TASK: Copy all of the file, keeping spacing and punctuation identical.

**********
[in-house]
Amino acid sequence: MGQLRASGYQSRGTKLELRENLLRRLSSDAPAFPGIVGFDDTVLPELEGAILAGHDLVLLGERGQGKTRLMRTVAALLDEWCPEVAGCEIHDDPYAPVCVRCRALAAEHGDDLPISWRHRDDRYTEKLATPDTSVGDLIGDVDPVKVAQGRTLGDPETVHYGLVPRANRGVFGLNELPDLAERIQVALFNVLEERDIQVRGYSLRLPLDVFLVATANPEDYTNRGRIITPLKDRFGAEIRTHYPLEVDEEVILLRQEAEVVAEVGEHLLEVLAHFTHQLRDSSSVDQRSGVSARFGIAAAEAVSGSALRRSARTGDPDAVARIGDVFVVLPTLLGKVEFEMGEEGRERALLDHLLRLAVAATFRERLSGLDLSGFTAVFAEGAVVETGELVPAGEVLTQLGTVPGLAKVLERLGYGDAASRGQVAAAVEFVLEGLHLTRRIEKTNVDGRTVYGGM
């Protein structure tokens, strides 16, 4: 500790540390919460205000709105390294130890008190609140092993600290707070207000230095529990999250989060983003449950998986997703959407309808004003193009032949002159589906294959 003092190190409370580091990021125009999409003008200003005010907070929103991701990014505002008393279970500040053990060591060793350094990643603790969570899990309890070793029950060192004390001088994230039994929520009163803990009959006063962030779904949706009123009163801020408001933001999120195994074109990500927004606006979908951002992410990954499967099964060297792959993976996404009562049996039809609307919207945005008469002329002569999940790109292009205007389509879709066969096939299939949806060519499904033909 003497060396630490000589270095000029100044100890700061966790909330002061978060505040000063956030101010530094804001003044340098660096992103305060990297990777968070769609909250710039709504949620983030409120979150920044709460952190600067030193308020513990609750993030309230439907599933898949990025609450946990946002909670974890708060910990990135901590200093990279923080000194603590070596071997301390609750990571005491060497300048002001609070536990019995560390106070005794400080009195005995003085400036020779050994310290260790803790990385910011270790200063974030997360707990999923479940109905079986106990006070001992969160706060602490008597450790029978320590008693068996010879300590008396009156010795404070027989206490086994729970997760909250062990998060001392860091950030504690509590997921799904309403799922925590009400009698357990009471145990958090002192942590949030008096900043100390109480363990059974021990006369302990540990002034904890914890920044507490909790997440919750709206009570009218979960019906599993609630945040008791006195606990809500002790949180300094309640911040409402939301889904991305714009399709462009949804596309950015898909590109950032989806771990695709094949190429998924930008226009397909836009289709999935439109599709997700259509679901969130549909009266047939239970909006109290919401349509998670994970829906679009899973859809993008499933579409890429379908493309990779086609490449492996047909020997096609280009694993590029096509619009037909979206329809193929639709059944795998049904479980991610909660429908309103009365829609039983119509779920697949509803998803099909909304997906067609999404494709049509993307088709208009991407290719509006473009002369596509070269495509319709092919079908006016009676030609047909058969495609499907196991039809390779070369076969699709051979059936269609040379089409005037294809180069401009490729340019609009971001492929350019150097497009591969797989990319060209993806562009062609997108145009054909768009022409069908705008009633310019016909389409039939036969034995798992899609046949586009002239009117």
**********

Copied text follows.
[in-house]
Amino acid sequence: MGQLRASGYQSRGTKLELRENLLRRLSSDAPAFPGIVGFDDTVLPELEGAILAGHDLVLLGERGQGKTRLMRTVAALLDEWCPEVAGCEIHDDPYAPVCVRCRALAAEHGDDLPISWRHRDDRYTEKLATPDTSVGDLIGDVDPVKVAQGRTLGDPETVHYGLVPRANRGVFGLNELPDLAERIQVALFNVLEERDIQVRGYSLRLPLDVFLVATANPEDYTNRGRIITPLKDRFGAEIRTHYPLEVDEEVILLRQEAEVVAEVGEHLLEVLAHFTHQLRDSSSVDQRSGVSARFGIAAAEAVSGSALRRSARTGDPDAVARIGDVFVVLPTLLGKVEFEMGEEGRERALLDHLLRLAVAATFRERLSGLDLSGFTAVFAEGAVVETGELVPAGEVLTQLGTVPGLAKVLERLGYGDAASRGQVAAAVEFVLEGLHLTRRIEKTNVDGRTVYGGM
């Protein structure tokens, strides 16, 4: 500790540390919460205000709105390294130890008190609140092993600290707070207000230095529990999250989060983003449950998986997703959407309808004003193009032949002159589906294959 003092190190409370580091990021125009999409003008200003005010907070929103991701990014505002008393279970500040053990060591060793350094990643603790969570899990309890070793029950060192004390001088994230039994929520009163803990009959006063962030779904949706009123009163801020408001933001999120195994074109990500927004606006979908951002992410990954499967099964060297792959993976996404009562049996039809609307919207945005008469002329002569999940790109292009205007389509879709066969096939299939949806060519499904033909 003497060396630490000589270095000029100044100890700061966790909330002061978060505040000063956030101010530094804001003044340098660096992103305060990297990777968070769609909250710039709504949620983030409120979150920044709460952190600067030193308020513990609750993030309230439907599933898949990025609450946990946002909670974890708060910990990135901590200093990279923080000194603590070596071997301390609750990571005491060497300048002001609070536990019995560390106070005794400080009195005995003085400036020779050994310290260790803790990385910011270790200063974030997360707990999923479940109905079986106990006070001992969160706060602490008597450790029978320590008693068996010879300590008396009156010795404070027989206490086994729970997760909250062990998060001392860091950030504690509590997921799904309403799922925590009400009698357990009471145990958090002192942590949030008096900043100390109480363990059974021990006369302990540990002034904890914890920044507490909790997440919750709206009570009218979960019906599993609630945040008791006195606990809500002790949180300094309640911040409402939301889904991305714009399709462009949804596309950015898909590109950032989806771990695709094949190429998924930008226009397909836009289709999935439109599709997700259509679901969130549909009266047939239970909006109290919401349509998670994970829906679009899973859809993008499933579409890429379908493309990779086609490449492996047909020997096609280009694993590029096509619009037909979206329809193929639709059944795998049904479980991610909660429908309103009365829609039983119509779920697949509803998803099909909304997906067609999404494709049509993307088709208009991407290719509006473009002369596509070269495509319709092919079908006016009676030609047909058969495609499907196991039809390779070369076969699709051979059936269609040379089409005037294809180069401009490729340019609009971001492929350019150097497009591969797989990319060209993806562009062609997108145009054909768009022409069908705008009633310019016909389409039939036969034995798992899609046949586009002239009117």